On July 27, 2012, the Mosaic Institute welcomed Father Paolo Dall’Oglio, a peace activist and Jesuit priest, to provide his first-hand account of the current situation in Syria, which he has chosen to call home for more than three decades. More than 25 members and friends of the Mosaic Institute, including members of the media, academics, students, and the NGO community, gathered to hear Father Paolo’s personal story of being exiled because of his opposition to the government’s role in the ongoing conflict. All were challenged by his clarion call for increased international action to protect civilians and to find a peaceful solution to the mounting violence in his adopted country.
Throughout his career, Father Paolo has encouraged inter-faith and inter-community dialogue. He first went to Syria to oversee the rebuilding of Mar Musa, a once-famous Byzantine monastery, and to turn it into a physical and spiritual meeting point for Christians and Muslims. After the current uprising began in March 2011, Father Paolo organized inter-community discussions as part of a non-violent protest, earning the government’s anger. Nonetheless, because of the respected position he held in the Syrian church, he was able to travel freely to some of the more dangerous locations in the country and negotiate for the return of people who had been abducted by various factions. He was also able to provide detailed evidence of human rights abuses to UN delegations while they were in Syria. The continued shelling and siege of Homs and the displacement of its inhabitants ‐ including 150,000 Christians ‐ drove him to openly criticize the regime’s repression, including some church leaders both inside and outside of Syria who failed to condemn the shelling of civilian neighbourhoods. Despite the regime’s disapproval, Father Paolo went on to meet with activists in the town of Qusayr in Homs after it descended into extreme violence.
Ultimately, Father Paolo was given a one‐way ticket out of Syria in June 2012 after inviting friends of opposition filmmaker Bassel Shahade (a Syrian Christian killed in Homs in May) to the Mar Musa Monastery to pray without impediment and to mourn Shahade’s death. Since then, he has been using his exile to travel and encourage the international community to impress upon the United Nations the need for a larger UN presence in Syria, as well as to invite the engagement of non-governmental organizations that can help protect civilians and strengthen civil society in Syria.
Father Paolo spoke in depth to the guests of The Mosaic Institute about the history of Syria, and how the discontent of those trying to strengthen civil society has been simmering for at least a decade. According to him, “when people say that Syria has been harmonious and peaceful it is a lack of memory,” as the government has been repressing citizens for many years. In this way, Father Paolo placed the current conflict in Syria within a broader context of civilian discontent living under a heavy-handed regime. While his history of Syria demonstrates that the movement is not solely a youth movement, Father Paolo noted that the older generations were “astonished” to see youth – whom they thought had been brainwashed by the regime, by economic promises, or by other influences – being “truly Arab and (promoting) a system based on democracy and dignity.” He stressed that it is the struggle for dignity that truly inspires the Syrian people, and he held a moment of silence for all those who have lost their lives in pursuit of this basic human right.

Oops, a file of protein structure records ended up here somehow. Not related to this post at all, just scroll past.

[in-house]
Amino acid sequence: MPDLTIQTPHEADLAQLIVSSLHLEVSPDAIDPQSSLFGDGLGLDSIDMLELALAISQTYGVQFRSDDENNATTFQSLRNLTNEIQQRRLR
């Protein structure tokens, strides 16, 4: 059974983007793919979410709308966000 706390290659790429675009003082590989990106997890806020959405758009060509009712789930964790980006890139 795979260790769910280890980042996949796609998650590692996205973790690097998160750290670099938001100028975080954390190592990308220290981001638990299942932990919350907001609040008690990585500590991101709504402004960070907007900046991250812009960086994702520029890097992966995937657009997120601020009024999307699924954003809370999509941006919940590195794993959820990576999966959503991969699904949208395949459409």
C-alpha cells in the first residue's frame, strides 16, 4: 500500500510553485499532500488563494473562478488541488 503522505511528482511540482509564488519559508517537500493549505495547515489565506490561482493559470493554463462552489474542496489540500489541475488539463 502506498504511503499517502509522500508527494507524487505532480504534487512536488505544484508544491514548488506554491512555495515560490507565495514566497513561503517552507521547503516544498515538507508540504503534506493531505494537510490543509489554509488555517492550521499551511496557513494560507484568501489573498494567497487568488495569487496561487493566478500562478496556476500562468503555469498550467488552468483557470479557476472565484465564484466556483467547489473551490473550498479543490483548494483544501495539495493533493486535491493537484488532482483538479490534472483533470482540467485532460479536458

Father Paolo also commented on the way in which the international community has been divided in its response to the ongoing crisis, with most western countries, Turkey, and some Gulf States supporting the rebels while Iran, Russia and – to a somewhat lesser extent – China have all sided with the government.
Since the crisis began some 16 months ago, more than 20,000 people have been killed, and almost 40,000 have disappeared. In addition, some 2 million people have been displaced from their homes as a direct result of the conflict.
Those in attendance at the Mosaic event asked Father Paolo what Canadians could do to help address the humanitarian crisis in Syria. In response, he urged them to encourage the Canadian government to take a more proactive and more vocal role in speaking out against the violence in Syria. He also encouraged them to provide support to organizations assisting Syrian refugees who have fled into neighbouring countries, including Turkey, Iraq and Lebanon. In the words of one member of Canada’s Syrian diaspora who attended the event, “What gives worth to our lives is the moral stance we take in our lifetimes. And there has been a lot of silence in the West.”
Students affiliated with the Mosaic Institute’s UofMosaic initiative (www.uofmosaic.ca) have already heeded Father Paolo’s call. Since March 2012, students from York University, Ryerson University and the University of Toronto who participated in the UofMosaic’s Young Canadians’ Peace Dialogue on the Middle East have been raising money for Médicins Sans Frontières/Doctors Without Borders (“MSF”) to support their work providing medical care to Syrian refugees in northern Lebanon. The goal of these UofMosaic students – who are calling their fundraising project “RefugeAID” – is to collect at least $10,000 by April 2013.
Those wishing to help these UofMosaic students reach their goal are invited to send donations directly to MSF at the following address: Doctors Without Borders Canada, 720 Spadina Avenue, Suite 402, Toronto, Ontario, M5S 2T9. Donors should reference “RefugeAID Fundraising for Syrian Refugees” on the Memo line of their cheques. More information about how to support MSF’s efforts to assist Syrian refugees can also be requested in writing from email@example.com.